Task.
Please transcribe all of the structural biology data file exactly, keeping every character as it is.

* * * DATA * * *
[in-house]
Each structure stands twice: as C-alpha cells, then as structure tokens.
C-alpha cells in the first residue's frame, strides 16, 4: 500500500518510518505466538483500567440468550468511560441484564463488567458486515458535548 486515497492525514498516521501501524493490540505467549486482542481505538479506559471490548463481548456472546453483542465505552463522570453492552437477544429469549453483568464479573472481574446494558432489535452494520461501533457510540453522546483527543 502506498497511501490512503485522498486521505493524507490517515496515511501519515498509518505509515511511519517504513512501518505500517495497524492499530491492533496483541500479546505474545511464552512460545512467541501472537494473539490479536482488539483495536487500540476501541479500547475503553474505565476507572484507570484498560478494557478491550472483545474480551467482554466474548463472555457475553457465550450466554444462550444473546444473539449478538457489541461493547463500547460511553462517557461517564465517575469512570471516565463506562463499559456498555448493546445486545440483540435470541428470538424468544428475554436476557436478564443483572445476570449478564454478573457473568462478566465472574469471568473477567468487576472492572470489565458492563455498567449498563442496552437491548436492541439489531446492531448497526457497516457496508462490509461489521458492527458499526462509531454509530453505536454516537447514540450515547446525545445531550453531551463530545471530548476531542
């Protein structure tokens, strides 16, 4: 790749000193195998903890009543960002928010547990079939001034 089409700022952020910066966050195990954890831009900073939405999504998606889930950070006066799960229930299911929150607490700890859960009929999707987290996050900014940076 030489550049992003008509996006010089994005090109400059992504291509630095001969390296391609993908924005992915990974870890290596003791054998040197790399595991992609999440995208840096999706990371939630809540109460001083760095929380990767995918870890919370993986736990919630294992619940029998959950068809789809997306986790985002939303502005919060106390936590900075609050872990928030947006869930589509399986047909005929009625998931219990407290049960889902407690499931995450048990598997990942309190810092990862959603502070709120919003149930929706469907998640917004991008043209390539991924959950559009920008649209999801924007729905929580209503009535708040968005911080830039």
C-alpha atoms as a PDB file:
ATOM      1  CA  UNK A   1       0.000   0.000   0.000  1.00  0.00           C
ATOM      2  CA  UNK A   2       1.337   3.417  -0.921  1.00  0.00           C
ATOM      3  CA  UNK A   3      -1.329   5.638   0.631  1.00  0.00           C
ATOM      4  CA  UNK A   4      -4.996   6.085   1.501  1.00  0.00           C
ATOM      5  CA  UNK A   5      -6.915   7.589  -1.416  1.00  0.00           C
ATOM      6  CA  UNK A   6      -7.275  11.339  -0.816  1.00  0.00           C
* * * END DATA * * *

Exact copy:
[in-house]
Each structure stands twice: as C-alpha cells, then as structure tokens.
C-alpha cells in the first residue's frame, strides 16, 4: 500500500518510518505466538483500567440468550468511560441484564463488567458486515458535548 486515497492525514498516521501501524493490540505467549486482542481505538479506559471490548463481548456472546453483542465505552463522570453492552437477544429469549453483568464479573472481574446494558432489535452494520461501533457510540453522546483527543 502506498497511501490512503485522498486521505493524507490517515496515511501519515498509518505509515511511519517504513512501518505500517495497524492499530491492533496483541500479546505474545511464552512460545512467541501472537494473539490479536482488539483495536487500540476501541479500547475503553474505565476507572484507570484498560478494557478491550472483545474480551467482554466474548463472555457475553457465550450466554444462550444473546444473539449478538457489541461493547463500547460511553462517557461517564465517575469512570471516565463506562463499559456498555448493546445486545440483540435470541428470538424468544428475554436476557436478564443483572445476570449478564454478573457473568462478566465472574469471568473477567468487576472492572470489565458492563455498567449498563442496552437491548436492541439489531446492531448497526457497516457496508462490509461489521458492527458499526462509531454509530453505536454516537447514540450515547446525545445531550453531551463530545471530548476531542
């Protein structure tokens, strides 16, 4: 790749000193195998903890009543960002928010547990079939001034 089409700022952020910066966050195990954890831009900073939405999504998606889930950070006066799960229930299911929150607490700890859960009929999707987290996050900014940076 030489550049992003008509996006010089994005090109400059992504291509630095001969390296391609993908924005992915990974870890290596003791054998040197790399595991992609999440995208840096999706990371939630809540109460001083760095929380990767995918870890919370993986736990919630294992619940029998959950068809789809997306986790985002939303502005919060106390936590900075609050872990928030947006869930589509399986047909005929009625998931219990407290049960889902407690499931995450048990598997990942309190810092990862959603502070709120919003149930929706469907998640917004991008043209390539991924959950559009920008649209999801924007729905929580209503009535708040968005911080830039």
C-alpha atoms as a PDB file:
ATOM      1  CA  UNK A   1       0.000   0.000   0.000  1.00  0.00           C
ATOM      2  CA  UNK A   2       1.337   3.417  -0.921  1.00  0.00           C
ATOM      3  CA  UNK A   3      -1.329   5.638   0.631  1.00  0.00           C
ATOM      4  CA  UNK A   4      -4.996   6.085   1.501  1.00  0.00           C
ATOM      5  CA  UNK A   5      -6.915   7.589  -1.416  1.00  0.00           C
ATOM      6  CA  UNK A   6      -7.275  11.339  -0.816  1.00  0.00           C